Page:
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Cyclops: Do snakes override property rights?
Jan 22, 2014 | 2247 views | 0 0 comments | 11 11 recommendations | email to a friend | print
Bryan Gray
Bryan Gray

The opinions expressed in this column are those of the author and not necessarily those of the Davis Clipper.

In most cases, we value our neighbors; in rare cases, we fear our neighbors. And that can lead to a controversy over the extent of property rights, an issue, which while bubbling now in Salt Lake County, can reverberate throughout the entire state.

While living in a previous neighborhood, I opened my door to find a nearby resident concerned for my well-being. “Did you hear who is moving in next door to you?” he asked.  I replied that I was unaware of any real danger.

“You’re getting a couple with a bucket load of children!” he said.  “C’mon, how can you keep a neighborhood nice when you have six kids living in a small three-bedroom place? What can we do about it?”

I said we could do nothing. It was the same reply I gave when a different neighbor alerted me that our neighborhood was getting a resident who had full-blown AIDS.

People become upset over many rumored dangers to their property values and personal safety. Petitions are often signed to keep halfway houses out of neighborhoods. One Utahn asked his city council to oust a neighbor who had painted his entire house purple. Others complain about a neighbor raising bees or having too many cats.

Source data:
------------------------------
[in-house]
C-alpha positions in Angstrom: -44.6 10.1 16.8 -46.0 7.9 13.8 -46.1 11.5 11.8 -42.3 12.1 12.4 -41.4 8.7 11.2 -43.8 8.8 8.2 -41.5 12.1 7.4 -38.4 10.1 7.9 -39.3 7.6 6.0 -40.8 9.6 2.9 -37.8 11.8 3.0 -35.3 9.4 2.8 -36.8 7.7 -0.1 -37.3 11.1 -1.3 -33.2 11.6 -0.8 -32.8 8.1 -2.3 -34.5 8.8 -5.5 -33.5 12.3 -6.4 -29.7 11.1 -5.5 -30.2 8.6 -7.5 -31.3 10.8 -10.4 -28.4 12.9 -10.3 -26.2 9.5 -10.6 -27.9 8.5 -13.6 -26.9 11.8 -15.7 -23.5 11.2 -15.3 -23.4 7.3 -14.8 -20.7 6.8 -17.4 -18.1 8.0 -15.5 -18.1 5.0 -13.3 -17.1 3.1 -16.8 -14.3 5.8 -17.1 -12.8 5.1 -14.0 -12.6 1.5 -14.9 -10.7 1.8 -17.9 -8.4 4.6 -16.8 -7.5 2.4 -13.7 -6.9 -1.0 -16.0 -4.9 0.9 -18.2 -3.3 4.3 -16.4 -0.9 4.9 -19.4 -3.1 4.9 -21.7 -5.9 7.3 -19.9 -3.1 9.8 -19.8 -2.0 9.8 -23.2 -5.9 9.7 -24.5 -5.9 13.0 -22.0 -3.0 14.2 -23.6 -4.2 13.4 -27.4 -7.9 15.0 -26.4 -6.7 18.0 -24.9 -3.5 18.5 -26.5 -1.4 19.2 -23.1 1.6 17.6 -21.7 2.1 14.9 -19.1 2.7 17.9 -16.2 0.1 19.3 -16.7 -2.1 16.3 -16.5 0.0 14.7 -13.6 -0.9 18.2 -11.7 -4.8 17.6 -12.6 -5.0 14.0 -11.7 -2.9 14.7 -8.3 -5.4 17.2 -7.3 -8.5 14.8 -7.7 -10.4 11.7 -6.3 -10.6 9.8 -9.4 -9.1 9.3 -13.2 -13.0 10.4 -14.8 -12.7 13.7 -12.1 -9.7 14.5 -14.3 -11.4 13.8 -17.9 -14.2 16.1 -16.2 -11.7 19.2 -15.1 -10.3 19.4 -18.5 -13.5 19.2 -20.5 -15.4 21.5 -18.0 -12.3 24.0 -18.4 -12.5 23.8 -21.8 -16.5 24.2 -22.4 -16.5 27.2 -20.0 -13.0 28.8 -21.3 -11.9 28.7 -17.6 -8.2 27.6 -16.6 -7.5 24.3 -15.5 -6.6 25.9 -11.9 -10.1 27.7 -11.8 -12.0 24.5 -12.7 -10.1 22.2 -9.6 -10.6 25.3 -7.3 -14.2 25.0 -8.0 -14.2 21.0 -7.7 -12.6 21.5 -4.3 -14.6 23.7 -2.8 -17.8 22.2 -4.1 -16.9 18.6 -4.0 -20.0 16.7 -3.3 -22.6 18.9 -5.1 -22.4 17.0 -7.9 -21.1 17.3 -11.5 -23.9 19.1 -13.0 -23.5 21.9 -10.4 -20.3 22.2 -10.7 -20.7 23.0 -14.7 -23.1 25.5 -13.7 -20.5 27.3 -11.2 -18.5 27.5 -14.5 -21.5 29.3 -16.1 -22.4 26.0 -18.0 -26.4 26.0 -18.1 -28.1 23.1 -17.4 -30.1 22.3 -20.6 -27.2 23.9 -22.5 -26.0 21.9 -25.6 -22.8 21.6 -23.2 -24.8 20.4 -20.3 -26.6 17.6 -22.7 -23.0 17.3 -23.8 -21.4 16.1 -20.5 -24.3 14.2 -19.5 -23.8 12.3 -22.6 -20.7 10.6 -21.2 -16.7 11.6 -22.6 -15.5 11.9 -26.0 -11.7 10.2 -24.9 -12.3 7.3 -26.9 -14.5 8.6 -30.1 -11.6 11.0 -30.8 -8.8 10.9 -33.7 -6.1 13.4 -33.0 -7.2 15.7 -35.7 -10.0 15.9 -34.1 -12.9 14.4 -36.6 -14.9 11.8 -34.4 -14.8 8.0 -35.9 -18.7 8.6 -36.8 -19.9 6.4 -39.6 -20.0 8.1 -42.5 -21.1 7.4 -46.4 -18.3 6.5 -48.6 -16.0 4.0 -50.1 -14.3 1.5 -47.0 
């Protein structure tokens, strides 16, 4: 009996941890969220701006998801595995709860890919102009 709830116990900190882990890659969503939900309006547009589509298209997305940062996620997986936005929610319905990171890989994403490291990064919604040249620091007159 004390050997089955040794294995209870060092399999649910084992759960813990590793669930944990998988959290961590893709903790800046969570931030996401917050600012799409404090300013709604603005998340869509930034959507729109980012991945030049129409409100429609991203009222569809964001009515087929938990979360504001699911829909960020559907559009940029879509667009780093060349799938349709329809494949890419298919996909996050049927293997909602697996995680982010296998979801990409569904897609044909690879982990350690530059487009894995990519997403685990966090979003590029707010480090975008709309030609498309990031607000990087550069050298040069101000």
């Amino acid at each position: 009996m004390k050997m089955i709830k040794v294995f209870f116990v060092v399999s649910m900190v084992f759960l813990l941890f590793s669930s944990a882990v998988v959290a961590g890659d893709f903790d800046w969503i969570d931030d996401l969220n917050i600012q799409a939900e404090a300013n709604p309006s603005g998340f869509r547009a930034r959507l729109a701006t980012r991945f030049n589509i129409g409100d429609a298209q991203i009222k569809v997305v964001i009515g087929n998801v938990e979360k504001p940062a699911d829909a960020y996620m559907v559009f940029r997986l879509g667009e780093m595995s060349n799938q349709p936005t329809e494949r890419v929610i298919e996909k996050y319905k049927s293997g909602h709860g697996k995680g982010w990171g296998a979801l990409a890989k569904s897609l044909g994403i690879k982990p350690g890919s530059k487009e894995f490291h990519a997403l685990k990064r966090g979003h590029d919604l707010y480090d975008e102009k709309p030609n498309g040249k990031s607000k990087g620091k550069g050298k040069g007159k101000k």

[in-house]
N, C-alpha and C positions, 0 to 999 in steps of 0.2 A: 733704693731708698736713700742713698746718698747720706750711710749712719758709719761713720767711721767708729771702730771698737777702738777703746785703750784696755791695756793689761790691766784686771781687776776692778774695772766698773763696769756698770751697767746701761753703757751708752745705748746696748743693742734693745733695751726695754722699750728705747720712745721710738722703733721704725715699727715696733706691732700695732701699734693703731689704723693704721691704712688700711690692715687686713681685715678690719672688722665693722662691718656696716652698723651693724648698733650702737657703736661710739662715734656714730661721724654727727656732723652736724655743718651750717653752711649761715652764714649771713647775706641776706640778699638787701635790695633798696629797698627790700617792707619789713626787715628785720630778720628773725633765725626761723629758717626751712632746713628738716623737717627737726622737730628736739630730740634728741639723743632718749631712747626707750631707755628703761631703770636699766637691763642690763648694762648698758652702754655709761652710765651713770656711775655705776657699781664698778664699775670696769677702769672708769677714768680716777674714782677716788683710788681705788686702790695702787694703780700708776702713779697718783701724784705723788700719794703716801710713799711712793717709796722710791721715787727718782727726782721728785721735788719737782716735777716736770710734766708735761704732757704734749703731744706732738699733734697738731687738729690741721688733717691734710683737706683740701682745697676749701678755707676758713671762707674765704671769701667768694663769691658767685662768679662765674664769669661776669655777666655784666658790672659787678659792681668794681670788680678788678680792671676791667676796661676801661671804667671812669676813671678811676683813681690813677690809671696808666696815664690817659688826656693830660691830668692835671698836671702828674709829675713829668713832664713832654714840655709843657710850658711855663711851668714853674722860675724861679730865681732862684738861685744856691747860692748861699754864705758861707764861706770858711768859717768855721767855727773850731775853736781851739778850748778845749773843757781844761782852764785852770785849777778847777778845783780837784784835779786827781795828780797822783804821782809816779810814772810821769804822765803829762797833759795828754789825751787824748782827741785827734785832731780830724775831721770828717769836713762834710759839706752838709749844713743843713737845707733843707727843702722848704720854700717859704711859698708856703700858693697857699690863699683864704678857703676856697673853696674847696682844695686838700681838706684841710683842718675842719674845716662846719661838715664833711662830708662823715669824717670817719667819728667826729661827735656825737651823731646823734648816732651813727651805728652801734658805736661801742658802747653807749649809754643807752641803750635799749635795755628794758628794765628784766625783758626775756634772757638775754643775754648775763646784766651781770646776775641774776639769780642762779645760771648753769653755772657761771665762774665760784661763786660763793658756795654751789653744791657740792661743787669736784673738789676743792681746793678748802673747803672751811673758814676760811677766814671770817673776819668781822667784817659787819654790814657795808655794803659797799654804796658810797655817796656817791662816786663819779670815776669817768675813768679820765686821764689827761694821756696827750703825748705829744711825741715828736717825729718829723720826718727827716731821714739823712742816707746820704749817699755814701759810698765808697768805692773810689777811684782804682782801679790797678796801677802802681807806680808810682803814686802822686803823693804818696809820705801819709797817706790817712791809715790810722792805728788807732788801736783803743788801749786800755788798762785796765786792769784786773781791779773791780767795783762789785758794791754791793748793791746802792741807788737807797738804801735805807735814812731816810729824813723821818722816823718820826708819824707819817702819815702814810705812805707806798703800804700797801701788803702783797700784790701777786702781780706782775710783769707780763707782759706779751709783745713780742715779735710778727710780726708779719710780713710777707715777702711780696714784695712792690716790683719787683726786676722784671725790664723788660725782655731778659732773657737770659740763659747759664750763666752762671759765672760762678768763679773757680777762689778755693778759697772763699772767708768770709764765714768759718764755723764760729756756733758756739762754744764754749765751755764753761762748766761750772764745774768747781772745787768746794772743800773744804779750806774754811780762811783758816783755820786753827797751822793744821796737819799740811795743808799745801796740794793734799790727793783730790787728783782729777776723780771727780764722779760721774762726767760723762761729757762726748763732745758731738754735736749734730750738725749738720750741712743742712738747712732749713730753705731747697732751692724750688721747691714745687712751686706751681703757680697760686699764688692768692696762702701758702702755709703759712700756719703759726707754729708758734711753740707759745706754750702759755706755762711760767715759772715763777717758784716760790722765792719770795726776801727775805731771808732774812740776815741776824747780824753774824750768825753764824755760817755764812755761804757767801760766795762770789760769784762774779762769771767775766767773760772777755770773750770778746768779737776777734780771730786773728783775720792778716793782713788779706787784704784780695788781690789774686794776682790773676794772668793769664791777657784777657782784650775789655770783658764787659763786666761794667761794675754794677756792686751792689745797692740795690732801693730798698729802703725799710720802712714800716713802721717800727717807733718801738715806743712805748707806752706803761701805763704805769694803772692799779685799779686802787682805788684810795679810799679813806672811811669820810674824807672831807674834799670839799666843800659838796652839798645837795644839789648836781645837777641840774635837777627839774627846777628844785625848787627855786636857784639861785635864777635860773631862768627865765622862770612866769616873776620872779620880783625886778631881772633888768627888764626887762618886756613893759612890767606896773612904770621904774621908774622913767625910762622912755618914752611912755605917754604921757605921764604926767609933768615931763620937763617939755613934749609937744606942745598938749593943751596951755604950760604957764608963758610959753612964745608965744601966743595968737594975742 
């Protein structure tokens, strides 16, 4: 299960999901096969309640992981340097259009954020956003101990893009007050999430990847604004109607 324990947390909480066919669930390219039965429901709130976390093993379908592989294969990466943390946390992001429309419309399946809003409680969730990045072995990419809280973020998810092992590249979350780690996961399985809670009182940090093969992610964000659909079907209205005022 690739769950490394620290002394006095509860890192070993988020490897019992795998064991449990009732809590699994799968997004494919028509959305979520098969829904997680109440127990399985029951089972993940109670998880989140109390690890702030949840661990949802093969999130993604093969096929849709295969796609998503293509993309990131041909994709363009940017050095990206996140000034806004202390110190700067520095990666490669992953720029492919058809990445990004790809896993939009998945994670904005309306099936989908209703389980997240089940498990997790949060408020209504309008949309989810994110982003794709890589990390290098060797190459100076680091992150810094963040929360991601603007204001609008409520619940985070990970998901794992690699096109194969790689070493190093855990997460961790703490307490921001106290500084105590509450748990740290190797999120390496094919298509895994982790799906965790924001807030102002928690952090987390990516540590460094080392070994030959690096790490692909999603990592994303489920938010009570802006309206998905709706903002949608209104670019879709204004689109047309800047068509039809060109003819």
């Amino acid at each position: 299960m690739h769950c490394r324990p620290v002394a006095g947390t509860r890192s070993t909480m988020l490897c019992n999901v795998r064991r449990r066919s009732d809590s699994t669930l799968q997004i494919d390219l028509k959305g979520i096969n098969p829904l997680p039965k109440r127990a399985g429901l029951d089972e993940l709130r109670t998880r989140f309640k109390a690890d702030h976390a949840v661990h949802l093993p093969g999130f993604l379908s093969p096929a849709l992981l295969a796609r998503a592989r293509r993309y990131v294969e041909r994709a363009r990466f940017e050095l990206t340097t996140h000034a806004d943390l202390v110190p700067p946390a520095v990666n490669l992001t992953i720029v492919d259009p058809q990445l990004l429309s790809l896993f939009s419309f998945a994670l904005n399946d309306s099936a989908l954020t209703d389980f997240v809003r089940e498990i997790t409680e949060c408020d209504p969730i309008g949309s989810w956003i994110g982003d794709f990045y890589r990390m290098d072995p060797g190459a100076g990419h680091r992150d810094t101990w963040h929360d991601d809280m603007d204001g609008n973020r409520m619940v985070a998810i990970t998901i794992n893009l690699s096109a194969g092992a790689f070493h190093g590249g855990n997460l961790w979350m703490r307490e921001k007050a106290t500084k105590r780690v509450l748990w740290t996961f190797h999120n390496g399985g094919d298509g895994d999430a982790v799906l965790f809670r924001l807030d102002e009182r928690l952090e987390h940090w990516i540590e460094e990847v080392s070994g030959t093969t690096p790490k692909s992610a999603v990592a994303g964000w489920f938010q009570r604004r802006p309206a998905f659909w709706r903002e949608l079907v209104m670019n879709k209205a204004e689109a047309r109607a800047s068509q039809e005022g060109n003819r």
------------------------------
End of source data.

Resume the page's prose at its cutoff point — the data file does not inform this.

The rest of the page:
Personally, I’ve been fortunate to have great neighbors, although I wouldn’t be too excited about having a full-throated “American Idol” singer practicing daily next to me in my condominium Р and I wouldn’t be thrilled to have a survivalist bringing his arsenal of bazookas  and land mines next door to me either.

That brings me to the Salt Lake County controversy.  A man collects snakes Р 25 big slithering boa constrictors.  The man says he is a law-abiding citizen. (I’m sure he is, but I’m not sure his boa constrictors are.)  Nearby residents signed petitions and pled with the Cottonwood Heights City Council to force the man to move (which he did), and elected officials weighed in on the thorny issue of personal property rights.

The snake collector told Salt Lake Tribune reporters he was being harassed and that “it’s important that individuals maintain their personal right to do what makes them happy as long as it has no effect upon anybody else.”  

His neighbors, of course, say that his love of snakes does affect them.  A petition-signer said the man has “created an uncomfortable environmentЙWe’re concerned about our property values decreasingЙWe now have a stigma of the snake neighborhood.”

One of the councilmen took the side of the snake collector; he was concerned that government is infringing on the rights of private property owners by establishing ordinances regarding exotic pets.  The mayor also agreed, claiming that government is “overreaching” simply because “some people are being irrational about their fear of snakes.”

I generally agree that a man’s home is his castle and he or she should be free of prying neighbors. I shouldn’t care if my neighbor has an ample collection of guns, puts whisky in his coffee, or enjoys walking around nude in his own home. I shouldn’t care if my neighbor secretly dresses up like Lady Gaga, believes he is John Wayne, or records episodes of “Honey Boo-Boo.”

But admittedly, I would get a little nervous if I knew my neighbor was collecting boa constrictors or, heaven forbid, singing love songs to a python.  And if he wanted to adopt an alligator, I’d be begging to sign a petition!


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